Two out of three people in the United States are overweight. Lately, there is a lot of focus on reducing belly fat—and with good reason, as accumulated fat around the hips and abdomen points to drastically increased rates of heart disease and diabetes. Our national waistline needs to fall, but many weight loss methods flooding the market today are unnatural or out-of-balance, and do not have your best long-term interests at heart. Here are 5 tips from my collection of all-natural secrets, Second Spring, that will flatten your belly and lengthen your years.
1. A melon for natural weight loss
A traditional remedy for losing weight and helping treat diabetes is bitter melon, also known as bitter gourd or balsam pear. Looking a little like a zucchini with a bumpy surface, its cleansing and mildly laxative properties flush the system of toxins and promote weight loss. Bitter melon contains vitamins A, B1, B3, and C as well as several phytonutrients—including antioxidants like lutein, lycopene, and zeaxanthin. It is a good source of dietary fiber, plus it has two times the beta-carotene of broccoli, twice the calcium of spinach, and double the potassium of bananas!
Bitter melon can be found for sale in Asian markets. A typical serving style is to stir fry it or stuff it like zucchini: Discard the seeds inside and fill with ground poultry or red meat to neutralize the bitter taste. Red meat? Yes, beef and lamb are filled with conjugated linoleic acid (CLA), a natural fatty acid best known for its ability to improve the ratio of fat to lean body mass. So if you want to reduce body fat but don’t want to give up your red meat, go ahead—just be sure to eat only free-range, grass-fed, and hormone- and antibiotic-free lean meat, and no more than three times a week.
2. Look out for hidden sugar
Ever take a bite of a “sugar-free” energy or granola bar only to find it tastes sweeter than regular candy? It says it is sweetened only with fruit juice, but looking more closely at the label reveals that it is actually concentrated fruit juice—which contains more calories than sugar would. Don’t be fooled: When it comes to managing weight, calories are calories and an excessive amount of sugar, even if it is from fruit, will still lead to weight gain. If you have a sweet tooth, try naturally low- or no-calorie substances from nature rather than artificial sweeteners. Both the natural herb stevia and erythritol, a sugar alcohol from fermented fruits, contain no calories. Luo han guo, a Chinese herb traditionally used for cough and sore throat, is now available as an extract combined with the vegetable fiber inulin in a mixture sold as Sweet Fiber, a no-calorie natural sweetener with the added benefit of fiber.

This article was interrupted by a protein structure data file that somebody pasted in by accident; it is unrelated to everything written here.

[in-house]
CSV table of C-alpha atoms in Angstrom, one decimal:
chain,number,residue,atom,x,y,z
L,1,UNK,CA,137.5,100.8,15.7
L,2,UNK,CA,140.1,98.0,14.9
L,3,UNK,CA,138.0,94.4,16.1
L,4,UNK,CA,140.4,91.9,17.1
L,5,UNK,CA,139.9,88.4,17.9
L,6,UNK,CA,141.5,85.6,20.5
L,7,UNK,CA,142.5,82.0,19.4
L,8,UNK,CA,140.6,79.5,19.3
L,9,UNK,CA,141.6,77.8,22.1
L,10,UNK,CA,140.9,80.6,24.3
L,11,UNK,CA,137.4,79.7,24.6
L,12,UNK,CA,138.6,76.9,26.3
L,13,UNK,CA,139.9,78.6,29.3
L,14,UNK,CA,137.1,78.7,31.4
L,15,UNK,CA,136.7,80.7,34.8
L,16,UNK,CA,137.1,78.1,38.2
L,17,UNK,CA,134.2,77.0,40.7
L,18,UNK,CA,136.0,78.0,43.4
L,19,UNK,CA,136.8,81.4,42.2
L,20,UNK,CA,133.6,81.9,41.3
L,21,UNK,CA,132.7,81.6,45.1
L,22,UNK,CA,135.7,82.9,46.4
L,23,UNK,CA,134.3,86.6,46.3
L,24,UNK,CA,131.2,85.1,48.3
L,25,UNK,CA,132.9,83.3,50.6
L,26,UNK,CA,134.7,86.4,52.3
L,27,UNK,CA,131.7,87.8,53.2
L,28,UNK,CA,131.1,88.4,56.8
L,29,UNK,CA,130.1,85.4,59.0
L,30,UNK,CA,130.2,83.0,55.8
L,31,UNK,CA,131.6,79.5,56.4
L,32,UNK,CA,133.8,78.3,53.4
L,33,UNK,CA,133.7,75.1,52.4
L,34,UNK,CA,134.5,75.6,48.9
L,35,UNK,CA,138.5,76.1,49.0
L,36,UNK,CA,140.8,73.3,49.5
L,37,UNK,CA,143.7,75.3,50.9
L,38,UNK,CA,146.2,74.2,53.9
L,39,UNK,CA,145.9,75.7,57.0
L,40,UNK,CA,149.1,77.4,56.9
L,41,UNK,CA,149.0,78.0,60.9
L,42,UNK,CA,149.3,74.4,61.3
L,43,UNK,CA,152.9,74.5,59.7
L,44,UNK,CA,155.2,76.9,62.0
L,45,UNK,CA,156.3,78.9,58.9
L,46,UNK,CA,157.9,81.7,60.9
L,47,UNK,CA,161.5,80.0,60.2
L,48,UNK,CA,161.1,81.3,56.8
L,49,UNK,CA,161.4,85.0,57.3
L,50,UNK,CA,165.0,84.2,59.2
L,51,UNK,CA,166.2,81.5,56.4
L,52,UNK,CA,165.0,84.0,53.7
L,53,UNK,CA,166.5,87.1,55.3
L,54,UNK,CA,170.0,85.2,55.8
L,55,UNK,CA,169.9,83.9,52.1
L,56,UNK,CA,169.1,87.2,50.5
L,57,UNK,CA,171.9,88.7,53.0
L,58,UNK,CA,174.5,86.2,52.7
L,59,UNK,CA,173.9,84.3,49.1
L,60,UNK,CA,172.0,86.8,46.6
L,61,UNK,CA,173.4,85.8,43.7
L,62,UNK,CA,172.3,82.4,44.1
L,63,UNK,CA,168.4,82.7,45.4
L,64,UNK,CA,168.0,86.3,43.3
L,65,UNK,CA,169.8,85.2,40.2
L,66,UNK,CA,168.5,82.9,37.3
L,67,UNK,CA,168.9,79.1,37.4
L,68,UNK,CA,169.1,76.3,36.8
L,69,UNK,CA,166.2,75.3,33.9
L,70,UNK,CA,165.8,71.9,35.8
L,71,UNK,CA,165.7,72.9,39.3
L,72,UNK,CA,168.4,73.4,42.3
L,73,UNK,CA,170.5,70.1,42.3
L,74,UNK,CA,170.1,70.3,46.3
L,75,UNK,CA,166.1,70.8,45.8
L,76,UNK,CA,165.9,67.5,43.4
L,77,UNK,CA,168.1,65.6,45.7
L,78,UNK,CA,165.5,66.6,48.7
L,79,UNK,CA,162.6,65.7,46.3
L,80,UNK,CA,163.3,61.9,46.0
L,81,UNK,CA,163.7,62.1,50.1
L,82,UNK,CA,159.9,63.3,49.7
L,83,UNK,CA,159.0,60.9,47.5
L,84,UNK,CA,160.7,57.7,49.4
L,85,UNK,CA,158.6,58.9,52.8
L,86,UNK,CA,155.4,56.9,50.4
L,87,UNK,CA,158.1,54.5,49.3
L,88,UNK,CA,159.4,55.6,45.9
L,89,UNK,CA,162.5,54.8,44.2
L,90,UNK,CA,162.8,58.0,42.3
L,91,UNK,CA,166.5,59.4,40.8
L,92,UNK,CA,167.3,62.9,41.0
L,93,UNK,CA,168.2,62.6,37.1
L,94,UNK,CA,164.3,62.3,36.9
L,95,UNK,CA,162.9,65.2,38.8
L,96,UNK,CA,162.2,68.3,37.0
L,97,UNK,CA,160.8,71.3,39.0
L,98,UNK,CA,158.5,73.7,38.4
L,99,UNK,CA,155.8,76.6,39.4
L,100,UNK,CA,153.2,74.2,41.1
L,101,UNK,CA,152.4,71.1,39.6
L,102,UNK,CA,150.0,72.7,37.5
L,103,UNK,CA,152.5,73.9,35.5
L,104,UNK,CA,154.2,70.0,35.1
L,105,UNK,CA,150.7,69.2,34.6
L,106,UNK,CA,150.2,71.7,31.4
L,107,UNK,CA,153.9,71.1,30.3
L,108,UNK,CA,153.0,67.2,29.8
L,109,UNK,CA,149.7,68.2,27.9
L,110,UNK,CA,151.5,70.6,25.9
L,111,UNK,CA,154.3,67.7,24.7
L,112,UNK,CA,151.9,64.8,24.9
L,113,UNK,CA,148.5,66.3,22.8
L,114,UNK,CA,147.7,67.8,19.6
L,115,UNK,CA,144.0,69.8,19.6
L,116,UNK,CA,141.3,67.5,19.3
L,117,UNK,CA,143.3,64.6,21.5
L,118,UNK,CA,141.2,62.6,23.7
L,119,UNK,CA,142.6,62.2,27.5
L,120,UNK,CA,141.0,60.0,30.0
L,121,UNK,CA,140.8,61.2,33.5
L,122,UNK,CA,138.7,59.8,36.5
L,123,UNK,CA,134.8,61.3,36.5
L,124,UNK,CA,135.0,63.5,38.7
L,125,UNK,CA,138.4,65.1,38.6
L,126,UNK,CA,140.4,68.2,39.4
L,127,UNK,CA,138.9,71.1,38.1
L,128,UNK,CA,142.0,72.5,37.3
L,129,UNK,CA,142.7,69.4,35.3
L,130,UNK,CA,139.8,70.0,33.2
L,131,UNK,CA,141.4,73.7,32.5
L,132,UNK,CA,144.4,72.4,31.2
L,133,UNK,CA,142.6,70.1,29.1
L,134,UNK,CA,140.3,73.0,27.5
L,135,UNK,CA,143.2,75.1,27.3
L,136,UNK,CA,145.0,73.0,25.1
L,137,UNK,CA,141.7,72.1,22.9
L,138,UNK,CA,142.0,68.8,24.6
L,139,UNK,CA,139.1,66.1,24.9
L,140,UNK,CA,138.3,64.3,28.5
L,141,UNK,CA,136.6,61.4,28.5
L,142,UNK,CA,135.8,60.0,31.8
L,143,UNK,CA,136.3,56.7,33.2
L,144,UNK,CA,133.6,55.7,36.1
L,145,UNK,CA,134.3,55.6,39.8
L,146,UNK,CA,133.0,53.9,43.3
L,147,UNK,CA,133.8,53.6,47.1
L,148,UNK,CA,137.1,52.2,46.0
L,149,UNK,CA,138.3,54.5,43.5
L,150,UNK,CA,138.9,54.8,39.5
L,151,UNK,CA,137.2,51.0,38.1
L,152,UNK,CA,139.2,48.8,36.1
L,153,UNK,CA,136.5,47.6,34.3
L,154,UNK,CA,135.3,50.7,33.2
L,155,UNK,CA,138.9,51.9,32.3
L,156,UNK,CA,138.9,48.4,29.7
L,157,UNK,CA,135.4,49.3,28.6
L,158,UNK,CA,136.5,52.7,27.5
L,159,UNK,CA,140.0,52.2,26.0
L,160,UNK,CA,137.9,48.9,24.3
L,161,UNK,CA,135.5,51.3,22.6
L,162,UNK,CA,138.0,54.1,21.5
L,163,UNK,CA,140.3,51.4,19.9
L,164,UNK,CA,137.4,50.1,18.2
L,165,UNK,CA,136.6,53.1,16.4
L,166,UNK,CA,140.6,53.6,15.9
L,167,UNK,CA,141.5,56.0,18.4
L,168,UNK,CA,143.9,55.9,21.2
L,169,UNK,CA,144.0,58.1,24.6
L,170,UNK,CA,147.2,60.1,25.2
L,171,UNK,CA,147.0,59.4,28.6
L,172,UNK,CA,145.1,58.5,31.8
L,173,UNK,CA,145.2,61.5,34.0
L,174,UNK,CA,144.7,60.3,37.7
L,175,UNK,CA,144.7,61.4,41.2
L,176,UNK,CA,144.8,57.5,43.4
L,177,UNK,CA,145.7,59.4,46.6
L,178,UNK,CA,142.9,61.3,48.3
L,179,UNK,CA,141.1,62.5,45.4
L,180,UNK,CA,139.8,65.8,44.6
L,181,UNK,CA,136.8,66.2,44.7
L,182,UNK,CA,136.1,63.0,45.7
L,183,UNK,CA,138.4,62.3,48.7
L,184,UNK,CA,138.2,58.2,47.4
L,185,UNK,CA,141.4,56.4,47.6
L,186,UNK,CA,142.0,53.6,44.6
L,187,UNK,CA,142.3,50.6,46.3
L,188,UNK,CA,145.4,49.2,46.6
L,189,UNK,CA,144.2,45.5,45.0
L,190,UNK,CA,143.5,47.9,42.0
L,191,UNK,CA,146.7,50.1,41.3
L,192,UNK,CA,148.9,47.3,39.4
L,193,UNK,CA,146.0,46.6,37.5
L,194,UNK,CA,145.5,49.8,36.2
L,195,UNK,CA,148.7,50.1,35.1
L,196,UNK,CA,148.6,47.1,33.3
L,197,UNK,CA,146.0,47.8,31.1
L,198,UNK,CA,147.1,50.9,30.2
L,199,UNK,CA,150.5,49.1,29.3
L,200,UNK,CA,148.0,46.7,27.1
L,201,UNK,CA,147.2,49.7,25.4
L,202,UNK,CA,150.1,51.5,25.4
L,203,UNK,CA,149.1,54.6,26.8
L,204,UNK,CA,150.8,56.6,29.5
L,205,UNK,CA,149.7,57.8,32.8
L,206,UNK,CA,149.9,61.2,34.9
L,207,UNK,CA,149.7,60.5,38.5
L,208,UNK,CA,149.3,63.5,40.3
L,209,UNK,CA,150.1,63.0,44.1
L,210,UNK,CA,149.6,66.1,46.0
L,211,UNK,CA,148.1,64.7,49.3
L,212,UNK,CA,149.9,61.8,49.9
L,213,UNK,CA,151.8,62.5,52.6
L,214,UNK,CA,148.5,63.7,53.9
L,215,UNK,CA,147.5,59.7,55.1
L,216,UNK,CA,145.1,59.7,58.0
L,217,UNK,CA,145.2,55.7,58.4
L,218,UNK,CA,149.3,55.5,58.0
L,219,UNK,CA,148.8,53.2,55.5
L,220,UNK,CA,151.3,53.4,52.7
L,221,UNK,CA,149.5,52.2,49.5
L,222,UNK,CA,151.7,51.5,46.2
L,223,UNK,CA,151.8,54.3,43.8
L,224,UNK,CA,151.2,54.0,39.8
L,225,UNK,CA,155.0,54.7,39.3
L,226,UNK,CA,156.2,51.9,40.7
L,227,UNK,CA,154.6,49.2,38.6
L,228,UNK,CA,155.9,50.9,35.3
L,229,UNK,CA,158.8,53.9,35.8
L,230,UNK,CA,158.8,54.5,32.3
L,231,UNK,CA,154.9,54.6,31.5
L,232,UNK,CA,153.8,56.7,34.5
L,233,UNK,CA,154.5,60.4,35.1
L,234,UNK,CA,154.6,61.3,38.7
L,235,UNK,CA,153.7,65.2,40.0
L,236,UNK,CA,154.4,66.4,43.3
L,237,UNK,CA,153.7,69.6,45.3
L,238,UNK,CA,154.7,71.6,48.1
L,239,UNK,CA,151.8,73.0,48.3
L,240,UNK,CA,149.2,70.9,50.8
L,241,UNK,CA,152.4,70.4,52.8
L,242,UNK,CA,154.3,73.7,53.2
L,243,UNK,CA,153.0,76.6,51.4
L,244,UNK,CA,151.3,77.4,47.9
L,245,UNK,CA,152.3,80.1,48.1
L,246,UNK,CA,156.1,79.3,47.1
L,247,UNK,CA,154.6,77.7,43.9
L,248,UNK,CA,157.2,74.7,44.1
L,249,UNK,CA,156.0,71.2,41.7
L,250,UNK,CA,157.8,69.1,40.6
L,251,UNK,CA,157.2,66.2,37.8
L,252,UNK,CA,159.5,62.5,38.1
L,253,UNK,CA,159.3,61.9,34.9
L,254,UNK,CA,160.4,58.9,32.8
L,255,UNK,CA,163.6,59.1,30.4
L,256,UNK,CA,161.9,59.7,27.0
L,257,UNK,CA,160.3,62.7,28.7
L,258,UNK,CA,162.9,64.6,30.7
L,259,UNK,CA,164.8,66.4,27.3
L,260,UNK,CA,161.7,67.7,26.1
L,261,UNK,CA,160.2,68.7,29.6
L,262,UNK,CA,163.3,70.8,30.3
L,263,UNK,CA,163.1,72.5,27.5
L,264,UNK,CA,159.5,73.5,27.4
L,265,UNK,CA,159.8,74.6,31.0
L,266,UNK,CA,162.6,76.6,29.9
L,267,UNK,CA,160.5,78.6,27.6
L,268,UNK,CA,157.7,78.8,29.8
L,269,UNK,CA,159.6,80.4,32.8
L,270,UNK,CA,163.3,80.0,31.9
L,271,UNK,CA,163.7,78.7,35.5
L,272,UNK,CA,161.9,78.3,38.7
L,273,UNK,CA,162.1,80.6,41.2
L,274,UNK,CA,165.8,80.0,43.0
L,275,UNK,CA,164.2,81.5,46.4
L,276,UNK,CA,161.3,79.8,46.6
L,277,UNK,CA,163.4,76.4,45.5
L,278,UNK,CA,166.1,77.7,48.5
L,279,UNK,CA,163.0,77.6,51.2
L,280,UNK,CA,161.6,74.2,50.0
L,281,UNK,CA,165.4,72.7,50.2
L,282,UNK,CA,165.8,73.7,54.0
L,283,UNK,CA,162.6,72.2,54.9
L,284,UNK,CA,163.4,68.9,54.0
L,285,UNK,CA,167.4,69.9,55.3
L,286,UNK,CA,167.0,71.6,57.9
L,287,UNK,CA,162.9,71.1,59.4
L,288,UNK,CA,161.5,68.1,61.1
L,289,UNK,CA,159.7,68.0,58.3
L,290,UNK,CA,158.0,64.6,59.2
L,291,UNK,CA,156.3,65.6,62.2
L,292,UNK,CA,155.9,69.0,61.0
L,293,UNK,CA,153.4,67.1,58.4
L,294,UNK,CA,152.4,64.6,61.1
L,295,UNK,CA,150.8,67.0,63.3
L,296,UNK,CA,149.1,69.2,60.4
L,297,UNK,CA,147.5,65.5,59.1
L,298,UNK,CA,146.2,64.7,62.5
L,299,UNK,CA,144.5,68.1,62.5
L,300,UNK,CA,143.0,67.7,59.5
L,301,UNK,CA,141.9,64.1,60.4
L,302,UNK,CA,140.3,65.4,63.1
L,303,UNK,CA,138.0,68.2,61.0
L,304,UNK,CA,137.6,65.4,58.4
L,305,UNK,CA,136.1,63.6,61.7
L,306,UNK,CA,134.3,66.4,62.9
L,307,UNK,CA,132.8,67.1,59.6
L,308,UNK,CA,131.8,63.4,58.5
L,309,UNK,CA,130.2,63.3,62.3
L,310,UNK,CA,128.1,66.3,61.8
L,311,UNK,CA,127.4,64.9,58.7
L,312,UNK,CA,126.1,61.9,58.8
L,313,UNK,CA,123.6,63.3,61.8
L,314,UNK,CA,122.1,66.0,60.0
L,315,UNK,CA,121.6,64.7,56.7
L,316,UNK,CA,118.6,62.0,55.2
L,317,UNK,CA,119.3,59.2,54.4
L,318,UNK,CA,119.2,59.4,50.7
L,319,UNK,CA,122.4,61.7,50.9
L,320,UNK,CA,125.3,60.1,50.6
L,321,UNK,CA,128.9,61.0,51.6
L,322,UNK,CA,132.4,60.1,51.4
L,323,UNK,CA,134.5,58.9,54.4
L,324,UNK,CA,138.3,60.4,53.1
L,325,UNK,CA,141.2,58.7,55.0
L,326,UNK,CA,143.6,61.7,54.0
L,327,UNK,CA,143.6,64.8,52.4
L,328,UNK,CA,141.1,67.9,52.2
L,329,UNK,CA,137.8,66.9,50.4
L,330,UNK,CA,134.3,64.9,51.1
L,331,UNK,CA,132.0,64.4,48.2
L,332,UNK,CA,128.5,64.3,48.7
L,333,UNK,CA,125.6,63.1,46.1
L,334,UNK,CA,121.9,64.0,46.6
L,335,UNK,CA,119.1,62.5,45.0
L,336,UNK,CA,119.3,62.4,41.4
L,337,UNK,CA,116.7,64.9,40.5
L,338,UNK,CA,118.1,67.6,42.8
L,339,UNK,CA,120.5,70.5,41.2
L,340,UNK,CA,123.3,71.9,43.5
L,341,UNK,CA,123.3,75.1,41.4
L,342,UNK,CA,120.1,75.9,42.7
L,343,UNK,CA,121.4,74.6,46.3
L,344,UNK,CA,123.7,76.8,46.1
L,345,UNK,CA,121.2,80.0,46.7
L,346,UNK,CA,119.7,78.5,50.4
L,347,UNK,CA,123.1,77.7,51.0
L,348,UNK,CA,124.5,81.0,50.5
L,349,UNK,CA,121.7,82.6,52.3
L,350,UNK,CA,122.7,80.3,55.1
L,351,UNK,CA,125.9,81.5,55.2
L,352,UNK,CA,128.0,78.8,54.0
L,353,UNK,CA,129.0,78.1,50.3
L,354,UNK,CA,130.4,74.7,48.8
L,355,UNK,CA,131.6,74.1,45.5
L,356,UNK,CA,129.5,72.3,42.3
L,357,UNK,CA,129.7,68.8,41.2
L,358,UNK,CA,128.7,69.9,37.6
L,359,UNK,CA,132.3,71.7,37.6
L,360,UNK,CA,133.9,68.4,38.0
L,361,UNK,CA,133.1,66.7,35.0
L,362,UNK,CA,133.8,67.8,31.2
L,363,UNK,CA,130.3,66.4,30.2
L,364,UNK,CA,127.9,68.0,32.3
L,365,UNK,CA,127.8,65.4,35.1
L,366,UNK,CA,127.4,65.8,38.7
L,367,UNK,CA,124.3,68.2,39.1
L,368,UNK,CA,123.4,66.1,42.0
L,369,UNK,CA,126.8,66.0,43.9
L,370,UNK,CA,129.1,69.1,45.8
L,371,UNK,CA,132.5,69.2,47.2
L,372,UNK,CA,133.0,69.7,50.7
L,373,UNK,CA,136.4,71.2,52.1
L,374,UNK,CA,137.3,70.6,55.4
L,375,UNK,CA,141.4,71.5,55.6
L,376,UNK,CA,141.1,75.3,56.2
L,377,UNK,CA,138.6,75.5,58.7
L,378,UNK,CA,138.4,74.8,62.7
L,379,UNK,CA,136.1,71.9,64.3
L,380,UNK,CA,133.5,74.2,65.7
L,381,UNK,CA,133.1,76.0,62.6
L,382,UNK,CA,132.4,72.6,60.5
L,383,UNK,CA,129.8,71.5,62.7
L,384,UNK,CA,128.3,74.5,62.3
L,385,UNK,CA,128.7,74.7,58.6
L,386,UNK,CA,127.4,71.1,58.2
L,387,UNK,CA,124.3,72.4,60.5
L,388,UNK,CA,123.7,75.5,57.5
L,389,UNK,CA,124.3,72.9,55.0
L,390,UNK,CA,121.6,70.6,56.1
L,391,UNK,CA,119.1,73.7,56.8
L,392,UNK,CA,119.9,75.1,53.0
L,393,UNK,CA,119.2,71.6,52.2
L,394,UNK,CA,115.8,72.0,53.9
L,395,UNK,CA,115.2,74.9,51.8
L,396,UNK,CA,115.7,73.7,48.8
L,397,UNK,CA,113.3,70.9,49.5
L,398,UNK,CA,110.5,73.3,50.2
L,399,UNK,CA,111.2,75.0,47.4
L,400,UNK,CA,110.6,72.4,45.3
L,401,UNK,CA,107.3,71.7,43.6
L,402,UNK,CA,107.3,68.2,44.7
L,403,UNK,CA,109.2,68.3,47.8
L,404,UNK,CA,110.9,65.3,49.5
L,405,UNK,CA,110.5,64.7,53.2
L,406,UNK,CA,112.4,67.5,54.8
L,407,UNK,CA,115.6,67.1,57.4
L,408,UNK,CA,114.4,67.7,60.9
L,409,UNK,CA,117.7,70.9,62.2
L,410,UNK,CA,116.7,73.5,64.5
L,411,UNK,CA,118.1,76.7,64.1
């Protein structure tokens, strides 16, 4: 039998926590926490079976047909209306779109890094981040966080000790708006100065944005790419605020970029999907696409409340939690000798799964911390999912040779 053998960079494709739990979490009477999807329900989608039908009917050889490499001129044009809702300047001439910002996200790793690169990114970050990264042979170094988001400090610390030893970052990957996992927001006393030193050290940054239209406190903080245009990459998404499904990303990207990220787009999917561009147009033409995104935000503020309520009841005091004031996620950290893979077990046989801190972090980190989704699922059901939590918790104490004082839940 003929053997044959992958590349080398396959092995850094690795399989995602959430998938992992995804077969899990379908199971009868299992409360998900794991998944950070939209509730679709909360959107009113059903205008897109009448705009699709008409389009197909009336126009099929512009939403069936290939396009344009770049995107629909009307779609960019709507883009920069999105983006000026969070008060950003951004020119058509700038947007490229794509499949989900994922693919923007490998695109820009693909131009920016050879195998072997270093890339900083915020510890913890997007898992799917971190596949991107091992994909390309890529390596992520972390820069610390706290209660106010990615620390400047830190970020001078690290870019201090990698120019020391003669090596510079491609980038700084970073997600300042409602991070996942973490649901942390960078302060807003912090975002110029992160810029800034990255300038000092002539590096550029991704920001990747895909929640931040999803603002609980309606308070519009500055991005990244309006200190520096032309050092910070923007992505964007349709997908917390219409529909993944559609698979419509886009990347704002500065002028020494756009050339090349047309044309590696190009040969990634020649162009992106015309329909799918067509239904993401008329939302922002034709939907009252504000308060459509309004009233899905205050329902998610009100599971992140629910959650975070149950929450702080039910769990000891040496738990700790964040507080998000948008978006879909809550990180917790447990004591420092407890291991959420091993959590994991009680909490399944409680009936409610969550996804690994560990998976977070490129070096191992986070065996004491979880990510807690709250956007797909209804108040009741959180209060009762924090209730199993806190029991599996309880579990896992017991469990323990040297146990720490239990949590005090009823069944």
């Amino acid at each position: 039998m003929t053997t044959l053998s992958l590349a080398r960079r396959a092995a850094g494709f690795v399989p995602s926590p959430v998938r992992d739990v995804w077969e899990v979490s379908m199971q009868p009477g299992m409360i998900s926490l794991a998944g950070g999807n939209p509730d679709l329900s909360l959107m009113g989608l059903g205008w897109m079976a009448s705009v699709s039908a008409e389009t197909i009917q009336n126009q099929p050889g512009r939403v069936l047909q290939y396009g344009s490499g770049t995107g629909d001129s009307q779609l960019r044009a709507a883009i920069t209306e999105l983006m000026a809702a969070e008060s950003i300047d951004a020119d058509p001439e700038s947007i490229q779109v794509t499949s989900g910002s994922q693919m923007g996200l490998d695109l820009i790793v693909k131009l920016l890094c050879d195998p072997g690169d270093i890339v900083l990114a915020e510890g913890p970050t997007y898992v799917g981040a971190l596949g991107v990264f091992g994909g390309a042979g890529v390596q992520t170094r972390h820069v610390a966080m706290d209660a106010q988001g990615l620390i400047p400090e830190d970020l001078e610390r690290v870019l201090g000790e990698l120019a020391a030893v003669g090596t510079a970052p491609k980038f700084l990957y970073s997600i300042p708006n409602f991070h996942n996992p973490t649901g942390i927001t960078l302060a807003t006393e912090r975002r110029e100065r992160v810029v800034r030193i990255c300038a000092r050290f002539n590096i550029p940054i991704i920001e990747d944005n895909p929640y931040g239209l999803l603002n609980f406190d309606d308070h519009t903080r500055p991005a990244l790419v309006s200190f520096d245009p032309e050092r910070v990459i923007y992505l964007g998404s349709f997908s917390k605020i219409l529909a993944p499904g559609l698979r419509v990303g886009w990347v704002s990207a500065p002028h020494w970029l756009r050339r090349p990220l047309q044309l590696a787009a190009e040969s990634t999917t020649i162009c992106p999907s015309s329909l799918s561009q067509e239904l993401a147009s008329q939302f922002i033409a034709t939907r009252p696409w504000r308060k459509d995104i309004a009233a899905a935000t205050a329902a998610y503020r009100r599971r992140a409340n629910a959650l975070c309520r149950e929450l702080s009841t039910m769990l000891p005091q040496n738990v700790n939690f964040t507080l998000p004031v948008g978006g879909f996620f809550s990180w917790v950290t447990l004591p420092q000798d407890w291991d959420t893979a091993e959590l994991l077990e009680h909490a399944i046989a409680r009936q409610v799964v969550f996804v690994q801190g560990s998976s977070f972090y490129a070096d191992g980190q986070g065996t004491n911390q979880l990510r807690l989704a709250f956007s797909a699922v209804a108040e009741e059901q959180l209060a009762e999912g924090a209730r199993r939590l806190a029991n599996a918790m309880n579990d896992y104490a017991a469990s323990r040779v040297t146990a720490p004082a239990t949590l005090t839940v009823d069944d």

3. Combat belly fat with whole grains
There is no question that refined carbohydrates—refined bread, rice, pasta, corn, among other carb culprits—contribute directly to weight gain and play a role in serious conditions like diabetes, heart disease, arthritis, attention deficit disorder, and allergies. Instead of eating refined carbohydrates, try refining your palette to enjoy the taste of whole grains, complex carbohydrates that benefit your health. Whole wheat bread, brown rice, whole grain pasta are a great place to start. Why not try some new grains? Quinoa and amaranth are two tasty grains that are rich in protein and easy to cook. Millet, sorghum, and buckwheat are packed with B vitamins. While whole grains are an essential part of our diet, not to be neglected, eat them in moderation for optimum weight management.
4. Know your fats
In many countries, lard and butter are automatically used as cooking oil—no wonder heart disease is the number one killer in the world. Animal fats are saturated fats, which contribute to bad cholesterol, weight gain, and plaque buildup in our delicate circulatory system. On the other hand, monounsaturated and polyunsaturated fats from vegetable, nut, and seed sources, increase good cholesterol and protect you from heart disease. These include flaxseed oil, olive oil, peanut oil, rice bran oil, sesame oil, and walnut oil.
Trans fats are a category of fats you want to avoid at all costs. These unnatural fats are manufactured by partially hydrogenating plant oils to give them a longer shelf life. Two examples are margarine and shortening, widely used in fast food restaurants and packaged snacks. It is difficult for your body to process trans fats, which increase bad cholesterol and your risk of diabetes and stroke. And some studies directly implicate trans fats in producing the rippling fatty deposits known as cellulite.
5. Physical activity fights belly fat
There’s no getting around the fact that you need physical activity to drop the belly fat. A good way to reduce cholesterol and to stimulate circulation is to do moderate cardiovascular exercises every day for at least 30 minutes. I suggest walking briskly at 3 to 4 miles per hour, general calisthenics, racket sports, swimming, cycling at a moderate speed of 10 miles per hour, canoeing, or rowing. If the idea of a formalized exercise program seems unfeasible, consider other ways to get physical in your life. Walk more, take more stairs, get physical while housecleaning or yard cleaning, participate in walkathons—anything that gets you moving.
You can find these and hundreds of other anti-aging secrets in my new book Second Spring: Hundreds of Natural Secrets for Women to Revitalize and Regenerate at Any Age.
I hope this article helps you slim down! I invite you to visit my website for more health and wellness advice.
May you stay healthy, live long, and live happy!
Dr. Maoshing Ni is a bestselling author and practices acupuncture, nutrition and Chinese medicine at the Tao of Wellness in Santa Monica, a seven-doctor group that he co-founded 25 years ago. He is also the co-founder and Chancellor of Yo San University in Venice/Marina del Rey. You can visit him at www.taoofwellness.com or call 310.917.2200.